Jacob has intractable seizures. This means that his seizures have failed treatment. Despite Jacob being on four different seizure medications daily, he has subclinical seizures around the clock. We have had to come to a point where we only chase clinical seizures or Jacob would be medicated at all hours of the day. It is not an ideal place to be, but it is something we have had to accept. And we have accepted it. Life is too short to not focus on the positive things in life. We know a seizure can take Jacob's life any day, but in the mean time, we enjoy the good things in life, like a seizure free day.
This hospital stay has given us a reminder of Jacob's clinical seizures, and how easily Jacob goes into status epilepticus. Status epilepticus occurs when a seizure lasts too long or when seizures occur close together and the person doesn't recover between seizures. It is a life-threatening condition in which the brain is in a state of persistent seizure. Some people say you are in status after 5 minutes, some say 30 minutes. Jacob's crew goes with 30 minutes.
In this last week, Jacob has been in status three times. It is not easy to break status epilepticus in Jacob, and often he needs multiple rescue medications to break his seizures. A lot of times, Jacob is breathing normally and his vitals are stable during his seizures, but on Friday he wasn't able to hold his oxygen and really struggled to breathe. His body endured septic shock. I was scared for Jacob's life.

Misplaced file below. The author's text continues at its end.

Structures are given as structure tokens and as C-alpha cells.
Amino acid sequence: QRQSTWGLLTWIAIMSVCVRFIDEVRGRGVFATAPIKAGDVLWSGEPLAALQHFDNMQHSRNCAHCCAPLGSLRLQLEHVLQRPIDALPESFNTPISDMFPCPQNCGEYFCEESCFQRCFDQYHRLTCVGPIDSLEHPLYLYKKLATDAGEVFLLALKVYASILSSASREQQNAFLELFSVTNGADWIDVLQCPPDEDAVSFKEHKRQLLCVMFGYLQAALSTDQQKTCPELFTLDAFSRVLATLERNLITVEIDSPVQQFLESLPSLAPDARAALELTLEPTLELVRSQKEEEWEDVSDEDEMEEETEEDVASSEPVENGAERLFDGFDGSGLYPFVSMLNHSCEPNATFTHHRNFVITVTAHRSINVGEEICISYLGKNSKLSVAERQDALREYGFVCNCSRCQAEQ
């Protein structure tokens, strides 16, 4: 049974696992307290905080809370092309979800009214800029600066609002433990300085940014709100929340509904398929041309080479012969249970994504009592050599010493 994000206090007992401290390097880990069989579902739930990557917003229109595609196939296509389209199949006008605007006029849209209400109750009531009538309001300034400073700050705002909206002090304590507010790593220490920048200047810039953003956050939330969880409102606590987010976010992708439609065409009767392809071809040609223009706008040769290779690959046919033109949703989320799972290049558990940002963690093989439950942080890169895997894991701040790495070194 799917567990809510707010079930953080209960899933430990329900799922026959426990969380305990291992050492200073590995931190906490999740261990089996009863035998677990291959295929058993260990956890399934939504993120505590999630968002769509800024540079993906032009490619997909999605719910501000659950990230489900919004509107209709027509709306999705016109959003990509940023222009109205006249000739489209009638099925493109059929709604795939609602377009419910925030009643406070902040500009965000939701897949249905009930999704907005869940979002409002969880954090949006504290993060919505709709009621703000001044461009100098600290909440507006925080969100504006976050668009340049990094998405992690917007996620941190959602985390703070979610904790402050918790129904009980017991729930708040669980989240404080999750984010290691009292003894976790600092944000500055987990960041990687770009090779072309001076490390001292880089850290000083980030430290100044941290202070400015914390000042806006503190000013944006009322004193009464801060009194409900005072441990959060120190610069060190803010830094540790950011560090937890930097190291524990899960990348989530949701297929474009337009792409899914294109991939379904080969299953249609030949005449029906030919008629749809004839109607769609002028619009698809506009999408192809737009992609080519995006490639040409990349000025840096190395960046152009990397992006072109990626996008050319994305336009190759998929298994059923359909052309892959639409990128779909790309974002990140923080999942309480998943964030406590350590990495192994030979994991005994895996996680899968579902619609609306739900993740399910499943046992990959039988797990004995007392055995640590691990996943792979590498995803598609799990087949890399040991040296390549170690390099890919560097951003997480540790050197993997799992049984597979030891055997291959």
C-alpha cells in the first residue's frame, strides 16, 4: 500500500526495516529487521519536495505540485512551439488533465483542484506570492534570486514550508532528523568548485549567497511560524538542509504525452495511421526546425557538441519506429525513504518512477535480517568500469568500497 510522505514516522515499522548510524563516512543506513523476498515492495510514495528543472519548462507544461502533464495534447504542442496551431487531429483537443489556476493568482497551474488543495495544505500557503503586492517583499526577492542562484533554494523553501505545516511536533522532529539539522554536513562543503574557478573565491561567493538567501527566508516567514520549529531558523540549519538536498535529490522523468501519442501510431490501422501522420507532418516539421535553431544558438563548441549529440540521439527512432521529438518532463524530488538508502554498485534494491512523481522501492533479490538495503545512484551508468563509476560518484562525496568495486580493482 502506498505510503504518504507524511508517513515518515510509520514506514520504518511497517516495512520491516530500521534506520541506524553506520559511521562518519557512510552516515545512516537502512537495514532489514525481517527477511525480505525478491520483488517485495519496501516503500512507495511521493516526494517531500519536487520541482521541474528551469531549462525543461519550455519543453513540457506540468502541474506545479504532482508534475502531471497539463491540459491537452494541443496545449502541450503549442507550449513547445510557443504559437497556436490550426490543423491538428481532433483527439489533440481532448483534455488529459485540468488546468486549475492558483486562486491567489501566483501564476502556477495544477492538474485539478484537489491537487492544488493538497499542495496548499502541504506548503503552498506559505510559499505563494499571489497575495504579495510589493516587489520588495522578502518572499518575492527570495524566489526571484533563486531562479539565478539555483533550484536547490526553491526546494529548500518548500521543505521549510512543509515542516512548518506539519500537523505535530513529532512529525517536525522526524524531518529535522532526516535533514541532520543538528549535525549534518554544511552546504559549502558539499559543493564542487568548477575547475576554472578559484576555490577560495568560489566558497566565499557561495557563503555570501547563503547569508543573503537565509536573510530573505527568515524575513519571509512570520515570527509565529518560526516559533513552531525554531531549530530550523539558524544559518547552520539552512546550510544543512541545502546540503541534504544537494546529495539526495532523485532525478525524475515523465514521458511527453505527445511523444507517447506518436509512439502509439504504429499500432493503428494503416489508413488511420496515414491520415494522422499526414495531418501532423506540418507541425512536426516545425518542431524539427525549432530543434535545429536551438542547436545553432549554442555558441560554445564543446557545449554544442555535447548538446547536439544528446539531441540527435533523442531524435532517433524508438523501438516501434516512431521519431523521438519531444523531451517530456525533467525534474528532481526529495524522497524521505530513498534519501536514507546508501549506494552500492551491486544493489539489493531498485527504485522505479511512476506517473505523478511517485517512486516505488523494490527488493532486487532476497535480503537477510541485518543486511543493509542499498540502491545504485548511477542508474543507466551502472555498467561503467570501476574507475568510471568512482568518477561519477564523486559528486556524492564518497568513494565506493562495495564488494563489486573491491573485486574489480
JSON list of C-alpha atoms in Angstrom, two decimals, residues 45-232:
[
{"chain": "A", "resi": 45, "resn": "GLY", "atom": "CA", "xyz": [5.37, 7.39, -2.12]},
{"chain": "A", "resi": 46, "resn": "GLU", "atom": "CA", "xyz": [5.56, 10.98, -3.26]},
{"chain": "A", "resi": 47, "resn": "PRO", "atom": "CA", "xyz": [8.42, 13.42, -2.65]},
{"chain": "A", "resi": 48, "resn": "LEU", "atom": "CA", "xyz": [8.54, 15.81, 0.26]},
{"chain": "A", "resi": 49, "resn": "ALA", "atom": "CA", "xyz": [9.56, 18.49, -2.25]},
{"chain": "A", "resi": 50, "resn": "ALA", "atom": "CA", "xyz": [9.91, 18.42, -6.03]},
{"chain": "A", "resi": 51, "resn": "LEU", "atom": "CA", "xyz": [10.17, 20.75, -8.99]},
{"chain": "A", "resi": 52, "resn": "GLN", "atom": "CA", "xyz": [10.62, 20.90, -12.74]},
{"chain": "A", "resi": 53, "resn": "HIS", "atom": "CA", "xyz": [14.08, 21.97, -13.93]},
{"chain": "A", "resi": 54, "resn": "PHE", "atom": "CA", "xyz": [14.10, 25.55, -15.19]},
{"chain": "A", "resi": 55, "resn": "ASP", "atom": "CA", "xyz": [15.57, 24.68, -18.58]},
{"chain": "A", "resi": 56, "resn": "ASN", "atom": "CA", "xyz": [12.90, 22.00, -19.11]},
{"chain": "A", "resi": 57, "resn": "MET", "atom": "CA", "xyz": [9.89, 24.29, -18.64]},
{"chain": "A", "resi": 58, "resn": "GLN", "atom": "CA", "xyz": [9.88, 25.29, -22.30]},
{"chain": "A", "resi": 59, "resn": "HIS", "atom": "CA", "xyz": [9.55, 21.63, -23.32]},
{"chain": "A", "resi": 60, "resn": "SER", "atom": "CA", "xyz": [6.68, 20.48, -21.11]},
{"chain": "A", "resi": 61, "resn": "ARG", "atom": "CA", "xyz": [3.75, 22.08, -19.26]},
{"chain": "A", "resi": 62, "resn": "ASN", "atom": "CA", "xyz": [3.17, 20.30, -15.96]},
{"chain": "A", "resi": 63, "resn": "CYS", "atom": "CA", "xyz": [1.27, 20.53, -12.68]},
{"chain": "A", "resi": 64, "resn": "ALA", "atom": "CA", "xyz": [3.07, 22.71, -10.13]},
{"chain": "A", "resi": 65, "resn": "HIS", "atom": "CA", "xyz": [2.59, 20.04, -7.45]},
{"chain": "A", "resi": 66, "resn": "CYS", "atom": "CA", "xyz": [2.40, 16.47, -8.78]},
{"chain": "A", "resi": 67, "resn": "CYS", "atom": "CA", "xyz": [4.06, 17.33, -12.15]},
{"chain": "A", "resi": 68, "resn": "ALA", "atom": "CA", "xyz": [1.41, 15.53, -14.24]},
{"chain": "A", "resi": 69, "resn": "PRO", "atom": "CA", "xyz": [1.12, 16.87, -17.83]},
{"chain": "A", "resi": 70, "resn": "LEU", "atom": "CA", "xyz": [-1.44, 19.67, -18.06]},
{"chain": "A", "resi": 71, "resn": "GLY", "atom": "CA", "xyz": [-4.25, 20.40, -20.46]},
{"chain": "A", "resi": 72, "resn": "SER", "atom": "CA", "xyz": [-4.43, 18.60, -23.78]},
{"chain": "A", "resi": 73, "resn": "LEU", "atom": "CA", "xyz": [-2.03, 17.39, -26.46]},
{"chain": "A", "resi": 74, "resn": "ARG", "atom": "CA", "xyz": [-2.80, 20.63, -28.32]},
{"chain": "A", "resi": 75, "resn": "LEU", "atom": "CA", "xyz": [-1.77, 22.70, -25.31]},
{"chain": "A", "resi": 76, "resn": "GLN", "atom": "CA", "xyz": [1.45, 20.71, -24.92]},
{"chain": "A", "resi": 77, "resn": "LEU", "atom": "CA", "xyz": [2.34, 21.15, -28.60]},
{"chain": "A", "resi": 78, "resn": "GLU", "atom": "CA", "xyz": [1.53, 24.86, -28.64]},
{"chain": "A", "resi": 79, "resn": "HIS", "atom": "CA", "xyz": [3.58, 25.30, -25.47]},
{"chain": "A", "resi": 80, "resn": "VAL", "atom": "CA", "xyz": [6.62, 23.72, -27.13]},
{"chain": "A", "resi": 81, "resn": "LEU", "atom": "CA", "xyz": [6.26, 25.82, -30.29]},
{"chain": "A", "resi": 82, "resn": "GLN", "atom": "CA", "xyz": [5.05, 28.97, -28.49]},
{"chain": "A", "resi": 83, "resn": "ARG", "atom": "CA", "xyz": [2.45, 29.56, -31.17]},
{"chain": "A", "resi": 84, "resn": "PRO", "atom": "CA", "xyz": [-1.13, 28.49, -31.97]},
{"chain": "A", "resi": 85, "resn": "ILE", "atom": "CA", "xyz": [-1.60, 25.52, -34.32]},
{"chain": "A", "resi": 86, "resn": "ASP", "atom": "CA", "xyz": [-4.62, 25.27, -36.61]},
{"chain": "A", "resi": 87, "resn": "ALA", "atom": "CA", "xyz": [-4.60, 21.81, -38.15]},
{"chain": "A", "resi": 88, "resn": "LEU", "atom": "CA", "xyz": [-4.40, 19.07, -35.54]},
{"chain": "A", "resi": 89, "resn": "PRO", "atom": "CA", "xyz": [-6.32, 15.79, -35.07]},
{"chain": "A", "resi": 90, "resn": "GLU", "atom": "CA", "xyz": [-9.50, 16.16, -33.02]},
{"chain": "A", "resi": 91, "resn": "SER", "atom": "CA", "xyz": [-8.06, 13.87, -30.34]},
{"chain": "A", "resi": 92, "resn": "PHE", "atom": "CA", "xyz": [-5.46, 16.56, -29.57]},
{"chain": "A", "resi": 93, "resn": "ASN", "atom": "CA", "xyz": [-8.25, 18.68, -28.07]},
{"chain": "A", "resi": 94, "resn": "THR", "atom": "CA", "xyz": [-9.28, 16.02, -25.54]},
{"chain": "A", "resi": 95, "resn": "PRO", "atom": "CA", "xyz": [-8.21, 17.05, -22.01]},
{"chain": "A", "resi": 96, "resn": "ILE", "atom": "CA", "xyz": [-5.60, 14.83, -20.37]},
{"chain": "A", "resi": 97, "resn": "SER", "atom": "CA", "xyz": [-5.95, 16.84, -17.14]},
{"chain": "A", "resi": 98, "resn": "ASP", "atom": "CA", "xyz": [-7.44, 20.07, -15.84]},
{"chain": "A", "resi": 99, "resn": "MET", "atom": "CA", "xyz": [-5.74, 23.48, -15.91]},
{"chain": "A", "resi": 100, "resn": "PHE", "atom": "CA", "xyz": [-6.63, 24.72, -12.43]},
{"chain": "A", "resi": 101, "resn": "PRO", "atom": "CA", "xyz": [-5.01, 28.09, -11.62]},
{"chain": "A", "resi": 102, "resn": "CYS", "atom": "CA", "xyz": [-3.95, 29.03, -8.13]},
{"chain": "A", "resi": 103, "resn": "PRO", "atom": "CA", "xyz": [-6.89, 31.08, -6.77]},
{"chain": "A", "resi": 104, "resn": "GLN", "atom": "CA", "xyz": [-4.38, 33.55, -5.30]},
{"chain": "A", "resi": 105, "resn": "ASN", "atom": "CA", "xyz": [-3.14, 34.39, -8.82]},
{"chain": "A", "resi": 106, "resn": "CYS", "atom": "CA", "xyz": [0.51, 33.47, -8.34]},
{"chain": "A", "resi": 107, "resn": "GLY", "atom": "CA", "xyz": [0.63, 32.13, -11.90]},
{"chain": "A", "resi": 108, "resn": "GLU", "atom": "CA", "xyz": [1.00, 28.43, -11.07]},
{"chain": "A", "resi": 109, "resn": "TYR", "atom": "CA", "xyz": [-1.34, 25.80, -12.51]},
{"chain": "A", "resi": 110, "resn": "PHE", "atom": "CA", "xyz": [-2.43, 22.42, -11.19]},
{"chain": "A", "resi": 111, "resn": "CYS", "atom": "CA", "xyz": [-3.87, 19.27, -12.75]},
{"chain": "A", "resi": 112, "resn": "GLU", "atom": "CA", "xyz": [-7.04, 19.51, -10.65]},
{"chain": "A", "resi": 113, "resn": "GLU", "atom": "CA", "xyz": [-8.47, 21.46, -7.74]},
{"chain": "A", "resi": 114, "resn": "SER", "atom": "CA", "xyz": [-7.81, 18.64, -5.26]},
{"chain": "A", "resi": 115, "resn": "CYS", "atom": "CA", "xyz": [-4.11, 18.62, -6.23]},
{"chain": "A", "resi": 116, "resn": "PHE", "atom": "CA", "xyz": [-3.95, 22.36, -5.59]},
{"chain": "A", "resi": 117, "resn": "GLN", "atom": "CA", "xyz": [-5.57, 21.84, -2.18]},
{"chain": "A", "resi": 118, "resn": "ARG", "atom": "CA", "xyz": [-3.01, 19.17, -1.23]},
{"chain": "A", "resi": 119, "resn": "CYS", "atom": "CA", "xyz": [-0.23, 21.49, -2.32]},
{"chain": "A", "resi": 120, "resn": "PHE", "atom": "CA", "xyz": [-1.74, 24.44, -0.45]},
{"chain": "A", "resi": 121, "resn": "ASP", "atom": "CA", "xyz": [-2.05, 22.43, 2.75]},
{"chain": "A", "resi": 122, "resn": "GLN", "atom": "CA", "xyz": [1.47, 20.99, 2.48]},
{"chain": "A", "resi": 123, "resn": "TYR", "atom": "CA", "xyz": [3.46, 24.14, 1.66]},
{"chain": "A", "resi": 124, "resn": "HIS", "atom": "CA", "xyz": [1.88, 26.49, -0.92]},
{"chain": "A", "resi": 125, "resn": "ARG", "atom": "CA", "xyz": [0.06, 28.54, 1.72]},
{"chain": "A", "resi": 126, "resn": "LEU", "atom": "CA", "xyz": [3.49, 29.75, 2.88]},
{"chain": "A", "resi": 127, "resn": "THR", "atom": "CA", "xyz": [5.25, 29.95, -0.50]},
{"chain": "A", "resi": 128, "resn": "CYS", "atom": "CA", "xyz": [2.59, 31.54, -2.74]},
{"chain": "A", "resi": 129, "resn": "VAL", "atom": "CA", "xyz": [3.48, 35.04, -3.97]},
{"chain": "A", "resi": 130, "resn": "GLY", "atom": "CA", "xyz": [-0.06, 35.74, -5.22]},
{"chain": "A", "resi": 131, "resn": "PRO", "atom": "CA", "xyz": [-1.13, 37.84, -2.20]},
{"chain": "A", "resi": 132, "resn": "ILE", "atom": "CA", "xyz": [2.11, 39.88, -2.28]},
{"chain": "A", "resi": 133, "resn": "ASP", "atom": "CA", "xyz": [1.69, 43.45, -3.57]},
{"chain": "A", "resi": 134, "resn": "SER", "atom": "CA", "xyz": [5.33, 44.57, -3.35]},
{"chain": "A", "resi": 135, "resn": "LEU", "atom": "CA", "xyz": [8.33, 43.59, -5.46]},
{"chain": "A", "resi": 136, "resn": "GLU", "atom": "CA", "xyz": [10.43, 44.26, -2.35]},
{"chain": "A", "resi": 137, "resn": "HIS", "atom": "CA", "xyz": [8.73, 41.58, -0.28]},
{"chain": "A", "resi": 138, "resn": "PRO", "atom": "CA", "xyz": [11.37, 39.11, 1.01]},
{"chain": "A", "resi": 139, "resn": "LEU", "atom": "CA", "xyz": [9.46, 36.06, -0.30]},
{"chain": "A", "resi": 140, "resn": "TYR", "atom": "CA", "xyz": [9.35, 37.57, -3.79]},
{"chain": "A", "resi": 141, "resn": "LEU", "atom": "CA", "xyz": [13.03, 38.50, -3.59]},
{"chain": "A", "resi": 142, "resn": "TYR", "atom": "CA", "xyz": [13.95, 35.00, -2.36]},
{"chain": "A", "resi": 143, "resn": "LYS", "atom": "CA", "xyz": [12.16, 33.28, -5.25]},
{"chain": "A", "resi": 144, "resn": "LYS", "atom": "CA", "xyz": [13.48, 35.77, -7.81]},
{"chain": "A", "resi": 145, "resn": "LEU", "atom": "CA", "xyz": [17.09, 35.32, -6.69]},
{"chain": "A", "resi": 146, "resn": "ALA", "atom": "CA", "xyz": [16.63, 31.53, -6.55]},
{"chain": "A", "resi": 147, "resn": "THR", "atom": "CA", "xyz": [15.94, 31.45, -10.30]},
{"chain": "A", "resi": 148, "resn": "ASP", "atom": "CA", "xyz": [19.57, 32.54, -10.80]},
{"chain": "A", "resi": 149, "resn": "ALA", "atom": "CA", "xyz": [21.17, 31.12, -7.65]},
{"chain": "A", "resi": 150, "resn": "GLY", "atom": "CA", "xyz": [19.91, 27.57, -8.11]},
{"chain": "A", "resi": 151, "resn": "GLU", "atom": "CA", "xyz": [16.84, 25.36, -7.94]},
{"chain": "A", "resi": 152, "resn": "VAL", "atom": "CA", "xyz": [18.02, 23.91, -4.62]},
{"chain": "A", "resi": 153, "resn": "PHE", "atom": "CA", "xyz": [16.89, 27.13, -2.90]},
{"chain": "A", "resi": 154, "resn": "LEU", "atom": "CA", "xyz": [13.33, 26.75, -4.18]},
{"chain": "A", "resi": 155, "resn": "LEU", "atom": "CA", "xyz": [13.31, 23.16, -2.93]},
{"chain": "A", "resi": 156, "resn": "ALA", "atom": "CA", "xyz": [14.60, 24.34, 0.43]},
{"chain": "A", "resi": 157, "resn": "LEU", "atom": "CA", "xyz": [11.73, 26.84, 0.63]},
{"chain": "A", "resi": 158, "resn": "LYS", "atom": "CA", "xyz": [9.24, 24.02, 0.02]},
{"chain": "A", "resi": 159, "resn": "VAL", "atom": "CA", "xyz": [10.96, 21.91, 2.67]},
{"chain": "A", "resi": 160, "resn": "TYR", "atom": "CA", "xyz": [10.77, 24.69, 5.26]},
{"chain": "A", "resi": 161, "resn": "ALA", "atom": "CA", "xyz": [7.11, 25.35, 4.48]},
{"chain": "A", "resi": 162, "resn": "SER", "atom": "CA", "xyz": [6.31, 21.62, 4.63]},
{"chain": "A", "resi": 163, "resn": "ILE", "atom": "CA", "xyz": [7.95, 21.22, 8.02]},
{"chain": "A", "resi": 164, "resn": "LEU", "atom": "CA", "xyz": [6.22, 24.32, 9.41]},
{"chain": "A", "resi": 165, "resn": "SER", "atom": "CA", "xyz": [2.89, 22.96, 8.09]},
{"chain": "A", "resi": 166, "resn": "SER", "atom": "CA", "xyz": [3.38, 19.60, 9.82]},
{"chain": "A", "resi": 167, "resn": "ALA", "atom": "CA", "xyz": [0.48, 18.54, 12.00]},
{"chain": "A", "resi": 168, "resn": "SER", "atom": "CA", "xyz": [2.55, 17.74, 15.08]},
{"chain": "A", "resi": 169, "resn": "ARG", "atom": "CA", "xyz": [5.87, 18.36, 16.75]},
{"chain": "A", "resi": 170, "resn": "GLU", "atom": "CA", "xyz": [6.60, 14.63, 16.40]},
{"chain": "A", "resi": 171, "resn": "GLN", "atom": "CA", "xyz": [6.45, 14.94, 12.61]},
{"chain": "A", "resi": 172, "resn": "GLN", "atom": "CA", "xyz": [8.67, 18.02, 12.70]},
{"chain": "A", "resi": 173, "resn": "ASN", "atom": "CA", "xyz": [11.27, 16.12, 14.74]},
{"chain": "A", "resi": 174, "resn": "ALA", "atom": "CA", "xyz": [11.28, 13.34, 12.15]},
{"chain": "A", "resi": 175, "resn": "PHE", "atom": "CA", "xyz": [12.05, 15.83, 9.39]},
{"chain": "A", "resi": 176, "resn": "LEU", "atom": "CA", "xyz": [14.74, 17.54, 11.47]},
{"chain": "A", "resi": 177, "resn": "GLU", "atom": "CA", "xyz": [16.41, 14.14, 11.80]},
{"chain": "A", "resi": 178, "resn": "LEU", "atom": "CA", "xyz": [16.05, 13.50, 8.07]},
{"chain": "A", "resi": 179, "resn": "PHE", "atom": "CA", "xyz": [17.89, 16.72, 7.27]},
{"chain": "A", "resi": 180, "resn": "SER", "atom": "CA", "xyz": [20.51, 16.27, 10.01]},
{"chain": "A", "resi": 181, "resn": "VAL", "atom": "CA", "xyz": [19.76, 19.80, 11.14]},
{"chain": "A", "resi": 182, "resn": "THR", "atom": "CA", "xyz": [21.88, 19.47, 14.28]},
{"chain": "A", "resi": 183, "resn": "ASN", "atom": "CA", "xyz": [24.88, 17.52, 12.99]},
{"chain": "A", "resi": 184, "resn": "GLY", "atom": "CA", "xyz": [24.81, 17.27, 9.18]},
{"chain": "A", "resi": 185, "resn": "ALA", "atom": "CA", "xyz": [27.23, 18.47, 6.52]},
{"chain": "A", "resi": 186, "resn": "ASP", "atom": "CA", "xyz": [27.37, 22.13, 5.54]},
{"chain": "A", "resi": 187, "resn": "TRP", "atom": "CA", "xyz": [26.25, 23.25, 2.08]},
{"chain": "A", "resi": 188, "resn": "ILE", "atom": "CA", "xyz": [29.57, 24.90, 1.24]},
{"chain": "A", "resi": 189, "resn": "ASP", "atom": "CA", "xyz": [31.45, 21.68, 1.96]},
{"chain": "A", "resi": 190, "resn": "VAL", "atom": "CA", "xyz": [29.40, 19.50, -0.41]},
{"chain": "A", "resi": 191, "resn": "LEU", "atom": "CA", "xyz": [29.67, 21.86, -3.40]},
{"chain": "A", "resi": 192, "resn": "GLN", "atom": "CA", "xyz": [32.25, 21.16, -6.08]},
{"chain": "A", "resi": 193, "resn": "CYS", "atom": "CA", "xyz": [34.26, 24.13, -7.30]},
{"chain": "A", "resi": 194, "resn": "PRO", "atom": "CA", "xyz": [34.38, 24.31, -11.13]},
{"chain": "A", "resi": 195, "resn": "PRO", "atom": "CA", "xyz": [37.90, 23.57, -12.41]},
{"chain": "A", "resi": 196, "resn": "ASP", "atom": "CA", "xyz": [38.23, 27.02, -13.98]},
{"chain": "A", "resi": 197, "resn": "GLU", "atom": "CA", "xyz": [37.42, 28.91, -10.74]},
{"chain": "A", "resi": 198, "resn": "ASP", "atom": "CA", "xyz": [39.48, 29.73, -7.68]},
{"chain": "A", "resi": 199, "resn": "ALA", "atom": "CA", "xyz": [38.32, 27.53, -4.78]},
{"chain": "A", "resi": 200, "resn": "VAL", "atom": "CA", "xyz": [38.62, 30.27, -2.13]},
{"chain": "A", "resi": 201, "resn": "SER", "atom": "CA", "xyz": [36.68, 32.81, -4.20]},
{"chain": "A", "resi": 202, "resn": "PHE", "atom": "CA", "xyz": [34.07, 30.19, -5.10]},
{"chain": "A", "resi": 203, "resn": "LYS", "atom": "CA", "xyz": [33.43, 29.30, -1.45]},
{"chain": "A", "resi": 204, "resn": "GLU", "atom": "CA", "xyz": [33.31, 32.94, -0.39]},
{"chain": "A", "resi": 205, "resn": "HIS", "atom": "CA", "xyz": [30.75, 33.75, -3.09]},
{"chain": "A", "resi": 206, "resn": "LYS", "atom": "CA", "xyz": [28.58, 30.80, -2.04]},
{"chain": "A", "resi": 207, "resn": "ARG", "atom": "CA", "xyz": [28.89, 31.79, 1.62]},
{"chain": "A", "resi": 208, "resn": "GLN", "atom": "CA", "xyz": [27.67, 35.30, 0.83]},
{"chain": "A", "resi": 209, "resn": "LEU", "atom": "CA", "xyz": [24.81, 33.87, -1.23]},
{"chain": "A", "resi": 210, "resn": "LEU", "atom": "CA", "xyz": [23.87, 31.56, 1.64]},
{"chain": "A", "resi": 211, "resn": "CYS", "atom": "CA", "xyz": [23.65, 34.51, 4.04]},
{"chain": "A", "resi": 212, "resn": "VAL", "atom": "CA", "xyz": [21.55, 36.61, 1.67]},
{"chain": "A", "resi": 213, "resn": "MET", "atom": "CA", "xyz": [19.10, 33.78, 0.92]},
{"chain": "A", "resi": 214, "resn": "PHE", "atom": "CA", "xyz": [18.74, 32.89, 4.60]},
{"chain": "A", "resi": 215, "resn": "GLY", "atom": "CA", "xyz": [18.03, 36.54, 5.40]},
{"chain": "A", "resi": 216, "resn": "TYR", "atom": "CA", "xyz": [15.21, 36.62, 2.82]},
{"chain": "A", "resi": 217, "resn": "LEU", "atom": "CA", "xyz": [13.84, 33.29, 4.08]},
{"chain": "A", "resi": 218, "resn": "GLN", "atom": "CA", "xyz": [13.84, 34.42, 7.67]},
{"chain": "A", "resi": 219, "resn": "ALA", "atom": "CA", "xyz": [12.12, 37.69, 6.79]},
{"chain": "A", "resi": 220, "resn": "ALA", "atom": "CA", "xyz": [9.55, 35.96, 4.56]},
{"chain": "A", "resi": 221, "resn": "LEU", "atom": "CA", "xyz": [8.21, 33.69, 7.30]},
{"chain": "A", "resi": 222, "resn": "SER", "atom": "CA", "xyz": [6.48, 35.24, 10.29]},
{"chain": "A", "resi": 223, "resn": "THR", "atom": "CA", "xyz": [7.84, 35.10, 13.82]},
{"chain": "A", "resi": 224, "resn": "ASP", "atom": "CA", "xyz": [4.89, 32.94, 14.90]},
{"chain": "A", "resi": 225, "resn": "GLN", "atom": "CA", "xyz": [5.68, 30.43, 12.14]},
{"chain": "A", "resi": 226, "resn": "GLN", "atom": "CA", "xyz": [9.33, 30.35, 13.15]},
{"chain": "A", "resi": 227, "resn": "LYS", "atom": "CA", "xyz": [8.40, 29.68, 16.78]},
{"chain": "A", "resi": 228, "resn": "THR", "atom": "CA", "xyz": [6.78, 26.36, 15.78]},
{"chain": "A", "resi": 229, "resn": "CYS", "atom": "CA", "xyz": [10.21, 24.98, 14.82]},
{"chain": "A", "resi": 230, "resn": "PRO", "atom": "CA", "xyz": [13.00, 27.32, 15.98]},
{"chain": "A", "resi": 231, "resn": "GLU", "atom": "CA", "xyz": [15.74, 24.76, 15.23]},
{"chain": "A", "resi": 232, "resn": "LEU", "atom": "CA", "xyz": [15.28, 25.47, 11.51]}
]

Yesterday I got to hang out with the attending doctor in the PICU. He has taken care of Jacob from the time he was a resident to fellow to attending. We started chatting about Jacob, and all the different times he has taken care of our son. He reminded me of Jacob's uncontrollable seizures five years ago, and when we had to put Jacob in a medicine induced coma to stop his status epilepticus. The medicine induced coma entails shutting Jacob's brain off and restarting it to break his seizures. Jacob was in status epilepticus for 11 days or 15,840 minutes, since most seizures are counted in minutes. Unfortunately the medicine induced coma didn't fully stop Jacob's seizures, and Jacob has today lived with the diagnosis "intractable seizures" for five years.
The first time Jacob went into a seizure at age one, I was devastated. I felt as if my life had come to an end. It still aches my heart every time Jacob has a seizure. I am always afraid that we will not be able to stop his seizures. I always tell Sarah we don't use the word "hate" in our house, but for seizures I do use the word hate. Dislike is just not strong enough.
I am hoping one day that there will be that one magic medication for Jacob's seizures. In the mean time, we are just going to enjoy every seizure free moment we can.
And our little warrior is doing so much better today! It is even talk of going home tomorrow...cross your fingers.
Put on your purple PJ, and go to bed!